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Abstract The present study includes the determination of mercury content in blood of diabetic patients(n=84) the results were compared with control groups(n=80) by using cold mercury vapor atomic absorption spectrometer and the method was optimized for several factors such as the concentration , flow rate , temperature , mixture time . The results have should maximum signals when using (25% w/v) SnCl2 solution and N2 flow rate 0.25 min/l and heating the samples to 80 co . Analytical results had been shown that the detection limit was (1.2) ng/ml Hg the linear rang (0-100) ng/ml Hg, whereas the sensitivity is (0.55) ng/ml and the recovery percentage was (R %) (92.5-102.0) % . On the other hand statical results have displayed that the high mercury content in blood of diabetic patient as age increases life-span groups (60-69) years were (18-26) nglml whereas life-span groups (29-39) years were (2-5) nglml . spectroflurometric method was use for determination of thiamine in whole blood diabetic patients. the method shows sensitivity (0.88) ng/ml on the linear range (0-100) ng/ml and detection limit (1.0) ng/ml and the recovery percent (95-100)% ng/ml . Statical results show decrease content thiamine in blood diabetic patient compared with control and it reaches maximium value (12.90-13.07) ng/ml for males and females respectively at life-span ( 60-69) years . Whereas blood content (9.69,10.54) ng/ml for males and females respectively at life-span ( 29-39) years .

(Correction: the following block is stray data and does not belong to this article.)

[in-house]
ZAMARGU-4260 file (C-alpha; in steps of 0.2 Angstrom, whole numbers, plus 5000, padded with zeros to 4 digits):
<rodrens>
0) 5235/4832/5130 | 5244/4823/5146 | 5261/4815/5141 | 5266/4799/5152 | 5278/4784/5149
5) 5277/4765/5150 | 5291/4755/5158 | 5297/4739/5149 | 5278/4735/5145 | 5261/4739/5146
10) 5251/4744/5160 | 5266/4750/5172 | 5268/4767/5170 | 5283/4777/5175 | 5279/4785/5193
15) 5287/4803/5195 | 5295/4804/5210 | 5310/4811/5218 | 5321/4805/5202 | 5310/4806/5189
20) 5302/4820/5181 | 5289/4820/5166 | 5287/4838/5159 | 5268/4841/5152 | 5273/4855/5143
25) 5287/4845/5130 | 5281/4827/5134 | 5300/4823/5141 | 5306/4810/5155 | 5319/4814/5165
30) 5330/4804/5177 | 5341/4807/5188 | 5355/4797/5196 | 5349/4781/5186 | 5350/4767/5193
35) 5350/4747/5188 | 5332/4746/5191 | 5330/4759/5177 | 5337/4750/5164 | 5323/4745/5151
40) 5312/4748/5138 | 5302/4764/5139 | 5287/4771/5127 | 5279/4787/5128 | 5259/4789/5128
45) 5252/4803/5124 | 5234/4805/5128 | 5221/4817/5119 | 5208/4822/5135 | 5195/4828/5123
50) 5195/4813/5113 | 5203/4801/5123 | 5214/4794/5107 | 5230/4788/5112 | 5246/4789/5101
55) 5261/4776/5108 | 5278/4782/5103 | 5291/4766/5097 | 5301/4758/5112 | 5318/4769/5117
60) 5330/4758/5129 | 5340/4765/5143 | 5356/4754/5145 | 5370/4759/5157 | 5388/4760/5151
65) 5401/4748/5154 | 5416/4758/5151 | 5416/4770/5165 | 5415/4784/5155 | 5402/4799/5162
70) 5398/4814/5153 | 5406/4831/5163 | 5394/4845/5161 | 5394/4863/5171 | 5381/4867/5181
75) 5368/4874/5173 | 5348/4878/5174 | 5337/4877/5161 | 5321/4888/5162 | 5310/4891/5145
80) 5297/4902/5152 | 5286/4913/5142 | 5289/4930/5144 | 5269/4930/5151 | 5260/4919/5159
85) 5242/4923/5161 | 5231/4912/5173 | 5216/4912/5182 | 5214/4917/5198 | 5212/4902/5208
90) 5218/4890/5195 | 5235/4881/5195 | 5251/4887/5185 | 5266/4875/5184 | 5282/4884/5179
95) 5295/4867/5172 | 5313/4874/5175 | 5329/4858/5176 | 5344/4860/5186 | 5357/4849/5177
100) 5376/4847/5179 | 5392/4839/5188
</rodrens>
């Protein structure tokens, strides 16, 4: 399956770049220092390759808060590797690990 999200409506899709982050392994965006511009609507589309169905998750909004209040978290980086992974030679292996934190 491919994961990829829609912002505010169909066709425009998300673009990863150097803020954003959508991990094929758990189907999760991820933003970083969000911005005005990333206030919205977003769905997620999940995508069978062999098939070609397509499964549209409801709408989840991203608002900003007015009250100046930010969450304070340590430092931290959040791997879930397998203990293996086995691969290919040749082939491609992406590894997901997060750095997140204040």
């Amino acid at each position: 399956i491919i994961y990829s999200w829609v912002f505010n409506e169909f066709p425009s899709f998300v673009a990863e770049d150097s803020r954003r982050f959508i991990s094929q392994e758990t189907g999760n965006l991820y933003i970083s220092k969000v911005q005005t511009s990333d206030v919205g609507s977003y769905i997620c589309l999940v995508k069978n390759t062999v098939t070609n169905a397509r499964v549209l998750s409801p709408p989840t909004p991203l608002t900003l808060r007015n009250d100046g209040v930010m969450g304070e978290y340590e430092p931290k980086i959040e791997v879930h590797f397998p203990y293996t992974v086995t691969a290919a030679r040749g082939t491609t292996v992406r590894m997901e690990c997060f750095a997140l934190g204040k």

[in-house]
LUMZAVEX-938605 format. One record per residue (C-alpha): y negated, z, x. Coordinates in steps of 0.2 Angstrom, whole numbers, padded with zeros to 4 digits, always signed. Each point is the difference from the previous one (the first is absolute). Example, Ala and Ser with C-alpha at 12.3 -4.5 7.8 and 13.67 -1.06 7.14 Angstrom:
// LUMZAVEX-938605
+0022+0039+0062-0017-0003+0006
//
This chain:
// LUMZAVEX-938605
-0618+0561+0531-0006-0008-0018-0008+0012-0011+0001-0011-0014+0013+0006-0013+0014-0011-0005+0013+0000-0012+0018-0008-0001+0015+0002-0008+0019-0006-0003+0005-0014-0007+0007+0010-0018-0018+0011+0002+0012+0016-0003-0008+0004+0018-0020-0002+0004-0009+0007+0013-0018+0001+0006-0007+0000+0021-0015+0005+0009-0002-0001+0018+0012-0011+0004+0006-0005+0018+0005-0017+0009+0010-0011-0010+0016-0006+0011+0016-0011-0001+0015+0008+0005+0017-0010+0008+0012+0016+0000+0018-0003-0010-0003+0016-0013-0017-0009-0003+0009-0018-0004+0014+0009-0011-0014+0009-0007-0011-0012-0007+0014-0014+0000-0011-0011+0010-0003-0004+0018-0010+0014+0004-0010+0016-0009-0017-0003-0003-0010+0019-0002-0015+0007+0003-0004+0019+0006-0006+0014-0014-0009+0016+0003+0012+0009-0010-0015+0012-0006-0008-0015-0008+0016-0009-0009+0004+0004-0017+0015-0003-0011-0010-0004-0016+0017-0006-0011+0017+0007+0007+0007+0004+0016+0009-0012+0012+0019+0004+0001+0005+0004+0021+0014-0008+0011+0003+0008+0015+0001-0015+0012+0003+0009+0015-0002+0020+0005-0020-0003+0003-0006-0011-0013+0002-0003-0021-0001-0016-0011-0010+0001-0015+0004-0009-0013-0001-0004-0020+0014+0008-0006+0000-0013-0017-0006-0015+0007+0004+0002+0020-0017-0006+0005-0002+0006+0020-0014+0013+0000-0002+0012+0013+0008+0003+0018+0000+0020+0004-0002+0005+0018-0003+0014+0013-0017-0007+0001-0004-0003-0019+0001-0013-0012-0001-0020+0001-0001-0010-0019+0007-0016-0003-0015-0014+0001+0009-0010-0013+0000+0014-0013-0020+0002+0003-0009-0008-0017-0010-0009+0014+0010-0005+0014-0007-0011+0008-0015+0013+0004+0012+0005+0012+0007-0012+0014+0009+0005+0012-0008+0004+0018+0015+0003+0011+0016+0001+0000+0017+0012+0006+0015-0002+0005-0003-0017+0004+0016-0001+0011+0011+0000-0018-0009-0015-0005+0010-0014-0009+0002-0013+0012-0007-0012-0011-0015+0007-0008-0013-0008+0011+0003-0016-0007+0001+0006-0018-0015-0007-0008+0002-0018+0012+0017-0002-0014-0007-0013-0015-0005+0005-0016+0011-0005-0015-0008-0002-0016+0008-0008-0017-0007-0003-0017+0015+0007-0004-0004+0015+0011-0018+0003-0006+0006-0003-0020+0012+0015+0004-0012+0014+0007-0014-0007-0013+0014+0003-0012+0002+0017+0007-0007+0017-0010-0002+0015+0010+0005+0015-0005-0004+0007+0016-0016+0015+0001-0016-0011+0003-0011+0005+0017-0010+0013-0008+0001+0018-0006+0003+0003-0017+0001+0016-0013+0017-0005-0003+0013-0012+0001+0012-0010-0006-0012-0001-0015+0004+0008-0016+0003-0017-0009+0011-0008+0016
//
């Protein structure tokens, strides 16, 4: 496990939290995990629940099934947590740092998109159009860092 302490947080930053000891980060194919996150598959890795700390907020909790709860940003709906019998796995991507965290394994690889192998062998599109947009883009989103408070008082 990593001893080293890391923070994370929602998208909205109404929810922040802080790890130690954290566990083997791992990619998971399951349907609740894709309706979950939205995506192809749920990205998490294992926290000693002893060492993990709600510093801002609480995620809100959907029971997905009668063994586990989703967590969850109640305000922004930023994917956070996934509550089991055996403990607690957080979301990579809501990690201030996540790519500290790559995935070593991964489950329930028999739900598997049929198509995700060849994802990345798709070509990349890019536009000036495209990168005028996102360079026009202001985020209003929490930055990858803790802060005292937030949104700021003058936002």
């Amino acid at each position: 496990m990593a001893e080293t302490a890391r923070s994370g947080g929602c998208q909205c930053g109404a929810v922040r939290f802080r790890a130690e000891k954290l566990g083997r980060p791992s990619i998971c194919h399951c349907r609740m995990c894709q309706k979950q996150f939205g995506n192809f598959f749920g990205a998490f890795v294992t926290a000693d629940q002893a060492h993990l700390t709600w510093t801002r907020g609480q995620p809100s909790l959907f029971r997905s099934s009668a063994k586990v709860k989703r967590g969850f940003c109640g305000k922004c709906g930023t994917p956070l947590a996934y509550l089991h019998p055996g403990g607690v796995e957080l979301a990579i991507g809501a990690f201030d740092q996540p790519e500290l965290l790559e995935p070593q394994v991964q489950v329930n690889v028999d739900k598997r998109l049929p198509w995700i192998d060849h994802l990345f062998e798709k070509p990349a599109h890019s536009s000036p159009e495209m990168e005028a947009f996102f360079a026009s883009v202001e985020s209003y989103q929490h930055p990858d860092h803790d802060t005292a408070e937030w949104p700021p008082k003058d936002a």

Article